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        1. Indeed. And on that point, I’m also embarrassed by the reception that some foreign visitors get here in the UK when they use English that isn’t perfect – I’ve seen them sneered and mimicked for it, probably by people who couldn’t speak a word of any foreign language, and would expect to use English if they went abroad.

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  3. I can read and write in 3 scripts and can converse fluently in 2 more and maybe get important points across in 2-3 more. Languages are so interesting and fun that it’s hard for me to imagine someone considering language an instrument of domination or cultural supremacy. I am aware that it can be used so, but to learn another tongue per se isn’t an act of submission….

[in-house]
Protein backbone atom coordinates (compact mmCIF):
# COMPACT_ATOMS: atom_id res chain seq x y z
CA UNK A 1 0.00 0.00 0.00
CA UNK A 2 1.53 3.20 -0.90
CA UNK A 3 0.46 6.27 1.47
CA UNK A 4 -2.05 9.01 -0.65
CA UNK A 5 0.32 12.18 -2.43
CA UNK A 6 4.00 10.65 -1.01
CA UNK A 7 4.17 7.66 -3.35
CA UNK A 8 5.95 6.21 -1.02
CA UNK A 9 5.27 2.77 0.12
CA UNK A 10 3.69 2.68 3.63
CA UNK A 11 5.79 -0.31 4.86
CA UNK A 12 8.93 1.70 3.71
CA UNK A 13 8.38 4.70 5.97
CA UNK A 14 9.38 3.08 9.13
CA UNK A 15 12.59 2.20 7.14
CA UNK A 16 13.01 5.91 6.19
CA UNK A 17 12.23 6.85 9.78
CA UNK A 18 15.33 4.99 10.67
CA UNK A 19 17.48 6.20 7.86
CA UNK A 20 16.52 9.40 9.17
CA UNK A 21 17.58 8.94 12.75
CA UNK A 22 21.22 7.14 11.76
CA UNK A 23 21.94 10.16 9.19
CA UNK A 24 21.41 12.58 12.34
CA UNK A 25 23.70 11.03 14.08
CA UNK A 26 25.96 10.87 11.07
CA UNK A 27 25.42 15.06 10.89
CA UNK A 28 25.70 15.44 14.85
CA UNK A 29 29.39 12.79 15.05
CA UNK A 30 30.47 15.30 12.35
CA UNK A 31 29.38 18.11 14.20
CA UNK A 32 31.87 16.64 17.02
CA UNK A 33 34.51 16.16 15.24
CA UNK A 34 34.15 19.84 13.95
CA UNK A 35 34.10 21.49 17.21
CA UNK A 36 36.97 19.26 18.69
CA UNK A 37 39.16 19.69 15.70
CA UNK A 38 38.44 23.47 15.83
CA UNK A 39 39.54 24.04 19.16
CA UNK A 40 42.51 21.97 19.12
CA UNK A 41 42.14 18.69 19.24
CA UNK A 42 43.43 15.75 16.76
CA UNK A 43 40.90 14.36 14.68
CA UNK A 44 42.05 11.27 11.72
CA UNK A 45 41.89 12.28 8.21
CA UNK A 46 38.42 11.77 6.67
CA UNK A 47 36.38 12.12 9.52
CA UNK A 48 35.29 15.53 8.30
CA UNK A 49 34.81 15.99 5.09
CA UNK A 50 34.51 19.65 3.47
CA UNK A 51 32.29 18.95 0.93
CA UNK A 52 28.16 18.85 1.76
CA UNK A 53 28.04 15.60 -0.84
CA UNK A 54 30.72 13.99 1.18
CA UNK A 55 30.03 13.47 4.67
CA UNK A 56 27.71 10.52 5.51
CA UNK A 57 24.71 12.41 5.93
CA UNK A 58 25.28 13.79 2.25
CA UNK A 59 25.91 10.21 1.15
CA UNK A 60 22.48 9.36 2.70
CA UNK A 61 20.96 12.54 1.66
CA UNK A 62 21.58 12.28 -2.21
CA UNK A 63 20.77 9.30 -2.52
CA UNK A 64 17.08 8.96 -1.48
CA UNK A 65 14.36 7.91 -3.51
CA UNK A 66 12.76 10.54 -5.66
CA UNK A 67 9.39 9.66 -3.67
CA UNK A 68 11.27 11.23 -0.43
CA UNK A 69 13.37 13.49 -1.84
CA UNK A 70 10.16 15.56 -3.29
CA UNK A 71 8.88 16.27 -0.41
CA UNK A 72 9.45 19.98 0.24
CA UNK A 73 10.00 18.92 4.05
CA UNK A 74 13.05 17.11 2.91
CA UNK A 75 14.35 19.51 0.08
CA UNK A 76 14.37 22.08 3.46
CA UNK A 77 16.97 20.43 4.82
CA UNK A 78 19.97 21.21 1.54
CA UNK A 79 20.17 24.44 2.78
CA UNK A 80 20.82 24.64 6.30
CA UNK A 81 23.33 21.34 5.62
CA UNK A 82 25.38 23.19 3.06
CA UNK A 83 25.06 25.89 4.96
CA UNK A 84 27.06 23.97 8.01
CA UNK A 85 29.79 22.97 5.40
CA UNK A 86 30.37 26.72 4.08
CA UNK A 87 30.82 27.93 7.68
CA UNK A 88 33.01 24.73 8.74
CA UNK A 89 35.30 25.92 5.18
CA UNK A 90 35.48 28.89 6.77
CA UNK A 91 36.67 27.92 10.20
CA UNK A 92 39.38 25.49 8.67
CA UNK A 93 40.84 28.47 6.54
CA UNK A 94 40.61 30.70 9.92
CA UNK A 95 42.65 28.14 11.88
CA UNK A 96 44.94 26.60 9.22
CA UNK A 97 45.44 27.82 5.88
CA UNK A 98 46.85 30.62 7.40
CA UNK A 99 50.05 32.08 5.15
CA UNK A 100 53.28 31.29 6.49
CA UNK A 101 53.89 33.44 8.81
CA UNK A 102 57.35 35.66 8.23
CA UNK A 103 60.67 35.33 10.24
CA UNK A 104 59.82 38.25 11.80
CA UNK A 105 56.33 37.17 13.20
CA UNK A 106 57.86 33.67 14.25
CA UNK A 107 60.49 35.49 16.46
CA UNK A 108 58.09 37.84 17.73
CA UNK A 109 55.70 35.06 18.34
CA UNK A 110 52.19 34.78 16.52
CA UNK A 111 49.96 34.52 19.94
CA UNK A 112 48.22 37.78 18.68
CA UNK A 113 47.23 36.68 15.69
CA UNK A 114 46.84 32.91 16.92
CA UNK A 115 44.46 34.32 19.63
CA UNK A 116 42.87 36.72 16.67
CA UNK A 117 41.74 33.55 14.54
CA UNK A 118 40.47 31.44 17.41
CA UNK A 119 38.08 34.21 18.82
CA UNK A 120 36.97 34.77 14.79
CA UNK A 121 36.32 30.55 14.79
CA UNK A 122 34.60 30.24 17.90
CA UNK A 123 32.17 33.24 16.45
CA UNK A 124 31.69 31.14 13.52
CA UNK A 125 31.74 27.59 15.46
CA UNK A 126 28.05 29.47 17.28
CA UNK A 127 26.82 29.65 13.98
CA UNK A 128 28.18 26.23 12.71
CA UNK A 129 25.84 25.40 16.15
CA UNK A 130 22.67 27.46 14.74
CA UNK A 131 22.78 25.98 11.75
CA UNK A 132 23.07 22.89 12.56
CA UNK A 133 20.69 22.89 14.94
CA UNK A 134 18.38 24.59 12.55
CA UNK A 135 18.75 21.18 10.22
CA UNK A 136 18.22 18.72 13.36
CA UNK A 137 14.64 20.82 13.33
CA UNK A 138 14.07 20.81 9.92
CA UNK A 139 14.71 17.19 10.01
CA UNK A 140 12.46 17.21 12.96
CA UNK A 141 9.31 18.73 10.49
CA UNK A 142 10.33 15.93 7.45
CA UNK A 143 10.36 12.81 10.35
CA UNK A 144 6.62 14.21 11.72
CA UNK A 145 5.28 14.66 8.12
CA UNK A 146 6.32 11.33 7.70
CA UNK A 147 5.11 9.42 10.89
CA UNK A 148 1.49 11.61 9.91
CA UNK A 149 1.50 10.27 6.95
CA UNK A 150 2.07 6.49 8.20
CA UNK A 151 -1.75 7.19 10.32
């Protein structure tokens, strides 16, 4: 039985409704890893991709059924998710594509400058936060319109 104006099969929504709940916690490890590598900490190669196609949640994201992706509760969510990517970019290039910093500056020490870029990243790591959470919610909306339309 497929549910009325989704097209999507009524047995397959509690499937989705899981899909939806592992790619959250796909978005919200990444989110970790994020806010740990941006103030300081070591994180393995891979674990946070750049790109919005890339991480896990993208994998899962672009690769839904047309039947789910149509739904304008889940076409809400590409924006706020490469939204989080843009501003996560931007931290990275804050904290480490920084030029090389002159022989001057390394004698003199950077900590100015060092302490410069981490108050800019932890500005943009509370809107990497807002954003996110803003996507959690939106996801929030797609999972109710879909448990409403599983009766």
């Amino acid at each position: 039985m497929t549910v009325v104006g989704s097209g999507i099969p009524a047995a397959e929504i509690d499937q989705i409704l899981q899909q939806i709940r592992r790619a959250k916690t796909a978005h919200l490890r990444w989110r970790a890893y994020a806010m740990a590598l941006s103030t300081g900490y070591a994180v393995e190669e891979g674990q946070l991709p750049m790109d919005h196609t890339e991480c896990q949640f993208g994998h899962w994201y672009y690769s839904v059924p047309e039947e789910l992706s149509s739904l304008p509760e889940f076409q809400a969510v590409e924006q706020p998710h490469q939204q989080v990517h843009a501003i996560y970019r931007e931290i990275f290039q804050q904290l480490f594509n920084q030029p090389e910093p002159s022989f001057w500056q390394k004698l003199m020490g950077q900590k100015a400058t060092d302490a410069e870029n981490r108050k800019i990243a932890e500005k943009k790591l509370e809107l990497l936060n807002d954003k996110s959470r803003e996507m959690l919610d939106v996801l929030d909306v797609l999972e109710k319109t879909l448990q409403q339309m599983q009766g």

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    1. Indeed it’s not, Himanshu, it’s a form of empowerment. I enjoy languages, but, like many in the west, I do find it hard to learn them. I’m not quite sure why that is, but it could be the basis for another blog post. I have to admit to a little jealousy of your prowess, there!

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  4. The same sort of attitudes have happened here in the US with our 2nd largest language group: Spanish. It has slowed the Latino population from fully integrating. In turn it causes the same kinds of mistrust (as I’m sure you see from the current political campaigns) that you see with your immigrant population.

    I always try to learn a little of the local language when we travel, too. It makes a huge difference when people see that you are trying!

    Liked by 1 person